Obama won't delay decision on Keystone XL Pipeline permit

Tribal members showed their opposition to the Keystone XL Pipeline during President Barack Obama's visit to Watertown, South Dakota, in May 2015. Photo from Indigenous Environmental Network

President Barack Obama won't suspend review of the controversial Keystone XL Pipeline, the White House said on Tuesday.

Obama intends to make a decision before he leaves office in January 2017, spokesperson Josh Earnest said. He won't delay consideration despite a request from TransCanada, the Canadian firm behind the project.

“It seems unusual to me that somehow it should be paused yet again,” Earnest told reporters during a daily press briefing at the White House.

In seeking a delay, TransCanada said it needed more time to secure approval of Nebraska portion of the route. But critics believe the firm wants to wait until a new president comes on board.

"We see this as a last ditch effort for the TransCanada corporation to avoid a rejection of its presidential permit application and is a clear stall strategy that hopes for a supportive President from the 2016 elections," Tom Goldtooth, the executive director of the Indigenous Environmental Network, said in a statement.

The proposed pipeline would run 1,179 miles and cross eight states. The route through Nebraska has been the most contentious due to opposition from farmers, ranchers, property owners and tribes.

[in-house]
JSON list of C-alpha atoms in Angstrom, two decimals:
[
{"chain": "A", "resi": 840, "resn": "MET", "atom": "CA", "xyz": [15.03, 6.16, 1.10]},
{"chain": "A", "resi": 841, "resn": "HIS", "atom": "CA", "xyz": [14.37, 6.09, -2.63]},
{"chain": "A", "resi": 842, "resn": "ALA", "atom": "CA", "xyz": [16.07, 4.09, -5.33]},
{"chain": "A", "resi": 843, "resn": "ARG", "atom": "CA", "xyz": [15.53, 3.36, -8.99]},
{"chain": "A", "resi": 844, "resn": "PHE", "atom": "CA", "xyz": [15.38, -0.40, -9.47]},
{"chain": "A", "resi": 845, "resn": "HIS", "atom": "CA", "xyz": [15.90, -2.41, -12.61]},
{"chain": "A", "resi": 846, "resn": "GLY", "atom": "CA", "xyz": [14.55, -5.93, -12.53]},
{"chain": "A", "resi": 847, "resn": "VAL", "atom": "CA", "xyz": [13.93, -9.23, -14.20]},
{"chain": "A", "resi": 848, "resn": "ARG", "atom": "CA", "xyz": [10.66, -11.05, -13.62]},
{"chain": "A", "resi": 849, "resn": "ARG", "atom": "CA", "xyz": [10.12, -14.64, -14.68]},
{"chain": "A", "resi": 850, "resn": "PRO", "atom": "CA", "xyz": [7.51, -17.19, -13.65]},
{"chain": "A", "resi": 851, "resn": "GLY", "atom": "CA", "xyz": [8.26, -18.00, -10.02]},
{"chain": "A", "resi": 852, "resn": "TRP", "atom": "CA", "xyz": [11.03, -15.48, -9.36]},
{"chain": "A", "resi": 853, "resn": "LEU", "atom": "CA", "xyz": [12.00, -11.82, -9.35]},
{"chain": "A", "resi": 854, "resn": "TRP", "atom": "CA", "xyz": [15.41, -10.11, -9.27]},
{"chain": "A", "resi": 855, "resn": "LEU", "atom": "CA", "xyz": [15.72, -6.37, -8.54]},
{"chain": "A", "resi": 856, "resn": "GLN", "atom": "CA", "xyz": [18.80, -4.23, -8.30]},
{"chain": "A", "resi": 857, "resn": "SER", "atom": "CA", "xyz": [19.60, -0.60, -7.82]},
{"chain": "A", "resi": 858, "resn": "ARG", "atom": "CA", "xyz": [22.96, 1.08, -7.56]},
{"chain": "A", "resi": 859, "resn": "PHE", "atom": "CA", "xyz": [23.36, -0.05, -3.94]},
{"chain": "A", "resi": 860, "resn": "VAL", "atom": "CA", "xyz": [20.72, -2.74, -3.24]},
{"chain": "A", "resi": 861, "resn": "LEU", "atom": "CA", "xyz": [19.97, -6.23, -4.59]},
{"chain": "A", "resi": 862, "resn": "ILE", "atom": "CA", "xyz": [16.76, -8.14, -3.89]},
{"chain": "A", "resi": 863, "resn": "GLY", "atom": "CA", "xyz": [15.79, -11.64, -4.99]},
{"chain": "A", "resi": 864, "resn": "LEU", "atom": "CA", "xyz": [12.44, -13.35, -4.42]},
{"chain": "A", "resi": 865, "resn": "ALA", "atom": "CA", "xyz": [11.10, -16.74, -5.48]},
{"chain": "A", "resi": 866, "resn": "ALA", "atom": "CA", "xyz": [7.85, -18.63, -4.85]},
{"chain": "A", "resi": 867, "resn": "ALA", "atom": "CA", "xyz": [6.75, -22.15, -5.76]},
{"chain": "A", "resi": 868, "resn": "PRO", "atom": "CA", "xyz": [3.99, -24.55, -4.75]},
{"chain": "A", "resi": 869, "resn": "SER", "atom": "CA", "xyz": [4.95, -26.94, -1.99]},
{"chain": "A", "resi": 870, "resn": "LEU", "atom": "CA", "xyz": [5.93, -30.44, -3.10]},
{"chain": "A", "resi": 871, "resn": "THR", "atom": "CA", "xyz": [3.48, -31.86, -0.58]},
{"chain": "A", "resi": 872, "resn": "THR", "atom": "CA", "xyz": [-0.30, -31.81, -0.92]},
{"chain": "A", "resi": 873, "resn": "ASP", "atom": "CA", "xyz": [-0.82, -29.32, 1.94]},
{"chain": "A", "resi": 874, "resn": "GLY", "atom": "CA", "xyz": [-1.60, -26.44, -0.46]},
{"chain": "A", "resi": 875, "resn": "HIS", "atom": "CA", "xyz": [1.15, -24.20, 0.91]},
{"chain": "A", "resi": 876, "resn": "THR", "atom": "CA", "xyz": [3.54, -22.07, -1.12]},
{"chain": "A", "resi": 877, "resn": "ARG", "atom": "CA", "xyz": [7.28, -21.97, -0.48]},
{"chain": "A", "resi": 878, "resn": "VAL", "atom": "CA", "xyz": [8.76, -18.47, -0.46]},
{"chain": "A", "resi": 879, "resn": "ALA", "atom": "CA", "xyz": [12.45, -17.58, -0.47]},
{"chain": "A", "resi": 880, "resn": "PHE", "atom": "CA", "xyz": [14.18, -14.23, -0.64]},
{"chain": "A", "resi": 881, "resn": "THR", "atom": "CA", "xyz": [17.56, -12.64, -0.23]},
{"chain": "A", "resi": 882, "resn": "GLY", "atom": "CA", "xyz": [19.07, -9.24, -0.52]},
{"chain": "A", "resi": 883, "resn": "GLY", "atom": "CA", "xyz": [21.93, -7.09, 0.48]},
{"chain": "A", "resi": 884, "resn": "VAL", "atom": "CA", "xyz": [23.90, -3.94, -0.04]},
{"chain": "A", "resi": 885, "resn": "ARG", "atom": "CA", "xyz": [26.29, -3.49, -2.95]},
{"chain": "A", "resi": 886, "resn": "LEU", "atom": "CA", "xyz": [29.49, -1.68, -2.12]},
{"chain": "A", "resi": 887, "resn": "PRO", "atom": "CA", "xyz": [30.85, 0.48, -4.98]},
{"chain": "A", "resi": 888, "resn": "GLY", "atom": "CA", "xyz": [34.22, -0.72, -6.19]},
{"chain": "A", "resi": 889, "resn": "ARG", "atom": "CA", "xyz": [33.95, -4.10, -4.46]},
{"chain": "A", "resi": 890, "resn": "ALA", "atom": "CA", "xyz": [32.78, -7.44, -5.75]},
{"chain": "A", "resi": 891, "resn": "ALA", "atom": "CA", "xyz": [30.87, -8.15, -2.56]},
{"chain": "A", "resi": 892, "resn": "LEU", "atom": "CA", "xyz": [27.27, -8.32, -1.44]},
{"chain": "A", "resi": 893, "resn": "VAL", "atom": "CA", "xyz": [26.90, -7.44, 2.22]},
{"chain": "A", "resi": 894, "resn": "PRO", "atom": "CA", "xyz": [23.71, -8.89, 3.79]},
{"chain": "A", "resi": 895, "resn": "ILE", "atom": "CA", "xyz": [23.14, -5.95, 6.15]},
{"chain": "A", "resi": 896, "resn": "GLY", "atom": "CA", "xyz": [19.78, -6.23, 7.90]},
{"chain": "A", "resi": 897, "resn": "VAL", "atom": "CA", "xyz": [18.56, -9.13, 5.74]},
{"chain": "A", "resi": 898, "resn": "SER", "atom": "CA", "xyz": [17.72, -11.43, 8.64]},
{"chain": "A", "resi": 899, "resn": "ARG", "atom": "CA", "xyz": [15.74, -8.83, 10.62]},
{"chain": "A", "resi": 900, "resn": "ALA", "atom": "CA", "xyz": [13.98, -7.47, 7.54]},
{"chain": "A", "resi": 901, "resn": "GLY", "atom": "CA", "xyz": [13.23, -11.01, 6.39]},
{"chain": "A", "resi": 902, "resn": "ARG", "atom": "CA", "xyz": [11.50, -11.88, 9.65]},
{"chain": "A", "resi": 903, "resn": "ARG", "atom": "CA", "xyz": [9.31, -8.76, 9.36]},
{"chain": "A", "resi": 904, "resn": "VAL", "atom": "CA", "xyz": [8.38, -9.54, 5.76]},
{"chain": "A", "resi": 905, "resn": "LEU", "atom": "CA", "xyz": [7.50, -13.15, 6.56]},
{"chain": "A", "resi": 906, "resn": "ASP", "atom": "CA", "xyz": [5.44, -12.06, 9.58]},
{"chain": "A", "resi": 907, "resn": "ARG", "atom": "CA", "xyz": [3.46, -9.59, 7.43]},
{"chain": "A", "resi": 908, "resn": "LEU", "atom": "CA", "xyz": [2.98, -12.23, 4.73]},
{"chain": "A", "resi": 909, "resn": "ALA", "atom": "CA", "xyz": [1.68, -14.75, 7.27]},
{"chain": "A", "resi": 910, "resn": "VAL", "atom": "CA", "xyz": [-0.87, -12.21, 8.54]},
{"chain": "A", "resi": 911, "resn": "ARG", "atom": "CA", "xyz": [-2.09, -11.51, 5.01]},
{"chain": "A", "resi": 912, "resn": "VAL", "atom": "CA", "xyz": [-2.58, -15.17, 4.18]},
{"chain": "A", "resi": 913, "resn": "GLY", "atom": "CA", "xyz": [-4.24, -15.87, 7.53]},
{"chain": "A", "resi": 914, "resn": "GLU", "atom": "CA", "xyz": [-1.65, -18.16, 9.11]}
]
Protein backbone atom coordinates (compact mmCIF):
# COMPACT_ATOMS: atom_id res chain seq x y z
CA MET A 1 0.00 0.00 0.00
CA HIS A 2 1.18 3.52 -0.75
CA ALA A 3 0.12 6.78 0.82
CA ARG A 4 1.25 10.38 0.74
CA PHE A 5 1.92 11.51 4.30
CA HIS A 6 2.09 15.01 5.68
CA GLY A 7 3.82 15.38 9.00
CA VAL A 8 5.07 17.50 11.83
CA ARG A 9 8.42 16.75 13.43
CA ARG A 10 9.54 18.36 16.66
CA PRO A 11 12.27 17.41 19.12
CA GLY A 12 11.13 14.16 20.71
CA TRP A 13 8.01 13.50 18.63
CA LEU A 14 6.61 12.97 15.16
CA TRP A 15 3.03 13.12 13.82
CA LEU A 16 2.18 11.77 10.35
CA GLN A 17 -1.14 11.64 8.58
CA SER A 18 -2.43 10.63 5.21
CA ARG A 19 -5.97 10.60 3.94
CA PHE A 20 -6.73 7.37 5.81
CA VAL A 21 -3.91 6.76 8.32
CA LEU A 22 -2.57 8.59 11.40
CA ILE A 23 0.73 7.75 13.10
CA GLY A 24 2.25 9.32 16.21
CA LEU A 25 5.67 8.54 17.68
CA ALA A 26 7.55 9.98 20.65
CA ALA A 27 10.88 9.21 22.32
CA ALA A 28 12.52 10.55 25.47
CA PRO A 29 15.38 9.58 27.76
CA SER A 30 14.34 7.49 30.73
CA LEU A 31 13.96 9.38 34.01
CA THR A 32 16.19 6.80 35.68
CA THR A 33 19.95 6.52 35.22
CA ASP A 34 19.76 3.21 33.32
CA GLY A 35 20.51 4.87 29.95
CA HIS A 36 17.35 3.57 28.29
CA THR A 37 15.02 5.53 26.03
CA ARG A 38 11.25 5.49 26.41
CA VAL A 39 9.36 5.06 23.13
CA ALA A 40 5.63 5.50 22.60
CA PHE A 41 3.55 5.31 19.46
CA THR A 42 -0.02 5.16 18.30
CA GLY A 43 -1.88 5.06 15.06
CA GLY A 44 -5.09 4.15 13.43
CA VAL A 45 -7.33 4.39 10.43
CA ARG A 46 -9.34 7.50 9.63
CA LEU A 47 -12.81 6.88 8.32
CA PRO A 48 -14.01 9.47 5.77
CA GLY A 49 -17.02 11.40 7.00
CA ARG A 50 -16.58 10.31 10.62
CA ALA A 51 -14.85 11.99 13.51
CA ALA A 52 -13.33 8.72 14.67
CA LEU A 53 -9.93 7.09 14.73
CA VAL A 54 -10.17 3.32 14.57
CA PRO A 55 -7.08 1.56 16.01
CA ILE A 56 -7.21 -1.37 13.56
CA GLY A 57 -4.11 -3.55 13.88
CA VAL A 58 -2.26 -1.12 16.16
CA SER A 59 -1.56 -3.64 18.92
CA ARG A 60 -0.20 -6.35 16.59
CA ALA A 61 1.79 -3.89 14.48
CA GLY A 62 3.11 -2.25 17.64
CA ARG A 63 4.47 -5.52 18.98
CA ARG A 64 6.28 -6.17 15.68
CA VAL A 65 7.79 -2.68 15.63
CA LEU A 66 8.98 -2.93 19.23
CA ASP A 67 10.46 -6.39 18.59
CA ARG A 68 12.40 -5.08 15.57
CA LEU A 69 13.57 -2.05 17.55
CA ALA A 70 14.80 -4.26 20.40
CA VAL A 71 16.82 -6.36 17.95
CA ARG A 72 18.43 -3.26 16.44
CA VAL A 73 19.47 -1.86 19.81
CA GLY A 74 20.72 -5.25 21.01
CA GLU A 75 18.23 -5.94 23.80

Tribes oppose the pipeline due to concerns about treaty rights, sacred sites and the environment. The route in South Dakota, for example, runs through treaty-protected territories.

"Tribal Nations of the Oceti Sakowin have reiterated their opposition to the KXL pipeline in defense of their ancestral homelands, including but not limited to the territory of the Great Sioux Nation, as recognized in the Fort Laramie Treaties of 1851 and 1868," Goldtooth said. "Standing in solidarity with tribal governments and traditional treaty councils of the Oceti Sakowin, we ask the State Department to refuse TransCanada’s request to delay this application and ask President Obama to take the opportunity to reject this pipeline once and for all!”

TransCanada submitted its application to the Department of State in September 2009. It has been under review for a far longer period than other similar projects, the Associated Press reported in August.

Get the Story:
Obama will decide on Keystone pipeline before he leaves office (The Washington Post 11/4)
Obama Won’t Yield to Company’s Bid to Delay Keystone Pipeline Decision (The New York Times 11/4)
TransCanada denies politics behind Keystone delay request (AP 11/3)

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